Frederick W. Smith? Apocryphal?
Dear Quote Investigator: During the holidays I often spot FedEx vehicles delivering packages. While the business is very successful today it faced considerable skepticism initially. According to company legend the founder Frederick W. Smith described his plans for creating the company in a paper when he was an undergraduate, but the professor who evaluated the idea deemed it infeasible and gave him a low grade. Would you please explore this topic?
Quote Investigator: In 2004 a journalist at “BusinessWeek” (now “Bloomberg Businessweek”) asked Frederick W. Smith about this tale, and Smith expressed uncertainty. Emphasis added to excerpts by QI:2004 September 20, BusinessWeek (now Bloomberg Businessweek), Online Extra: Fred Smith on the Birth of FedEx, Description in article: “Smith recently sat down with BusinessWeek Atlanta Bureau … Continue reading
Q: Part of the lore of FedEx is that you wrote a term paper while a grad student at Yale that first explored the idea of an overnight-delivery service — and that you received a C from a skeptical professor. Was that term paper truly the genesis of FedEx?
A: The question is prescient because there wasn’t a single “eureka” moment. The original idea for FedEx came when I wrote a term paper as an undergraduate — not as a graduate student, because I never went to graduate school . . .
That was the paper, and the whole issue about the C on the grade, came from naivete on my part when I was talking to a reporter years and years ago, and he asked what I made. I said, “I don’t know, probably made my usual C.”
The “BusinessWeek” journalist attempted a second time to obtain a more definitive answer:
Q: So did you, or did you not make the infamous C on the term paper?
A: I don’t know. It was so long ago, even when that question was asked 20 years ago, I didn’t know. I’ve tried to correct it many times, and usually when a journalist like you listens to the story and realizes how complex the story is, you realize it would take your whole profile to explain it.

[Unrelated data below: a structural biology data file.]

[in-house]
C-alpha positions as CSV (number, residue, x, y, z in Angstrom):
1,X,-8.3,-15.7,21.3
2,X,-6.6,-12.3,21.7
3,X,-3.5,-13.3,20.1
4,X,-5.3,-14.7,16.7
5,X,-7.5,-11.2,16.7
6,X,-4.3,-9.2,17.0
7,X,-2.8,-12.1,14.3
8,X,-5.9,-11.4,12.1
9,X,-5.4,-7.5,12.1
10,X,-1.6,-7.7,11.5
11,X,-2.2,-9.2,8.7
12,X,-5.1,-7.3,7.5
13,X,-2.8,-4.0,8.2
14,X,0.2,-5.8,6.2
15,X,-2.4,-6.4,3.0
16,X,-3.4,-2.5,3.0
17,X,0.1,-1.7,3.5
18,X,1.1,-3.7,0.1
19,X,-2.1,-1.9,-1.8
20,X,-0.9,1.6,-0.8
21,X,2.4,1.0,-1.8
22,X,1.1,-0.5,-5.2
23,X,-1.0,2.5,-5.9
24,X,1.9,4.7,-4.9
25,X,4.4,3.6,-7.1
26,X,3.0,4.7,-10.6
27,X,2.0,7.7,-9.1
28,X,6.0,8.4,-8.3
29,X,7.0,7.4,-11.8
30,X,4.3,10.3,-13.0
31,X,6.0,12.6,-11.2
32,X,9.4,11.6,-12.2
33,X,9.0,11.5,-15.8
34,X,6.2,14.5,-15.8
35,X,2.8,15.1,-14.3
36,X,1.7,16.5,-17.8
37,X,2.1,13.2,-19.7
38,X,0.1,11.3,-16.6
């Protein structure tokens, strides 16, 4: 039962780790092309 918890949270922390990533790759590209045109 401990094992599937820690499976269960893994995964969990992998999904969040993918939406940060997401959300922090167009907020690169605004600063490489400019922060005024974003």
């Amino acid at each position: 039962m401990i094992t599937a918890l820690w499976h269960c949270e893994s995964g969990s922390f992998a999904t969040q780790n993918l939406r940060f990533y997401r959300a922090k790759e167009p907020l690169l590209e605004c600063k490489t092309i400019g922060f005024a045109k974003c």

Below are additional selected citations in chronological order.
The first mention of a C grade known to QI appeared in “Esquire” magazine in 1978. That citation is given further below.
In November 1973 the “Des Moines Sunday Register” published an article about Smith reporting that he graduated from Yale in 1966 and subsequently served in Vietnam. In 1969 he took over operation of Arkansas Aviation: 1973 November 4, Des Moines Sunday Register (The Des Moines Register), Small package jet airline, Stephen M. Johnson (Register Staff Writer), Quote Page 10C, Des Moines, Iowa. (Newspapers.com)
It was in 1969 that Smith also came up with the idea of an airline devoted exclusively to small-package shipment, and started research to explore the economic potential for such an undertaking. On the completion of the research, he created Federal Express Corp . . .
This 1969 date can be reconciled with Smith’s other testimony if one assumes that he re-examined the shipping idea that he had as an undergraduate when he had acquired additional knowledge after graduation.
In March 1975 the UPI News Service published an article about Federal Express and relayed Smith’s assertion that he envisioned the shipping network when he was in college. The C grade was not mentioned: 1975 March 6, Lubbock Avalanche-Journal, Airborne Company Becomes United Parcel Counterpart (UPI), Quote Page 6B, Column 3, Lubbock, Texas. (Newspapers_com)